Topographic controls on scaling of hydrologic and thermal processes in polygonal ground features of an Arctic ecosystem: A case study using idealized non-isothermal surface-subsurface simulations

Wednesday, 17 December 2014
Gautam Bisht1, William J Riley2, Nathan Collier3 and Jitendra Kumar3, (1)Lawrence Berkeley National Laboratory, Berkeley, CA, United States, (2)Lawrence Berkeley Natl Lab, Berkeley, CA, United States, (3)Oak Ridge National Laboratory, Oak Ridge, TN, United States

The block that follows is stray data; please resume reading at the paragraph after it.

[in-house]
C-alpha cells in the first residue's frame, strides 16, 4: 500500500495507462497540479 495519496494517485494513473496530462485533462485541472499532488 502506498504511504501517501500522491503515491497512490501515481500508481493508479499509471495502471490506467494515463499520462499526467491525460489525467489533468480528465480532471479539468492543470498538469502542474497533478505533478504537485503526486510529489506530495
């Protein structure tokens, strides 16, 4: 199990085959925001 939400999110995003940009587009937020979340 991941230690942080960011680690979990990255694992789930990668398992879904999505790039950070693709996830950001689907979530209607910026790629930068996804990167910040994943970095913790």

Arctic and sub-Arctic soils currently contain approximately 1700 billion metric tones of frozen organic carbon, approximately 200 times current annual anthropogenic emissions. This carbon is vulnerable to release to the atmosphere as CO2 and CH4 as high-latitude temperatures warm. Microtopographic features, such as polygonal ground, are characteristic sources of landscape heterogeneity in the Alaskan Arctic coastal plain. In a future warmer climate, the spatial distribution of soil moisture and active layer depth are expected to be key factors controlling the fate of thawed permafrost carbon. Polygonal ground structures, with high or low centers, dominate the local hydrologic environment, thereby impacting the energy balance, biogeochemical dynamics, vegetation communities, and carbon releases from the subsurface. In spite of their importance to local hydrologic and thermal processes, the impact of these microtopographic features at larger spatial scales is not well understood. Our previous work from isothermal surface-subsurface simulations has indicated that statistical moments of soil moisture follow a non-linear scaling relationship. In this study, we perform surface-subsurface non-isothermal flow simulations using PFLOTRAN for four study sites located near Barrow, AK. Simulations are performed on domains at multiple horizontal resolutions for several years. We describe the statistical moments of simulated soil moisture and soil temperature fields across spatial resolutions.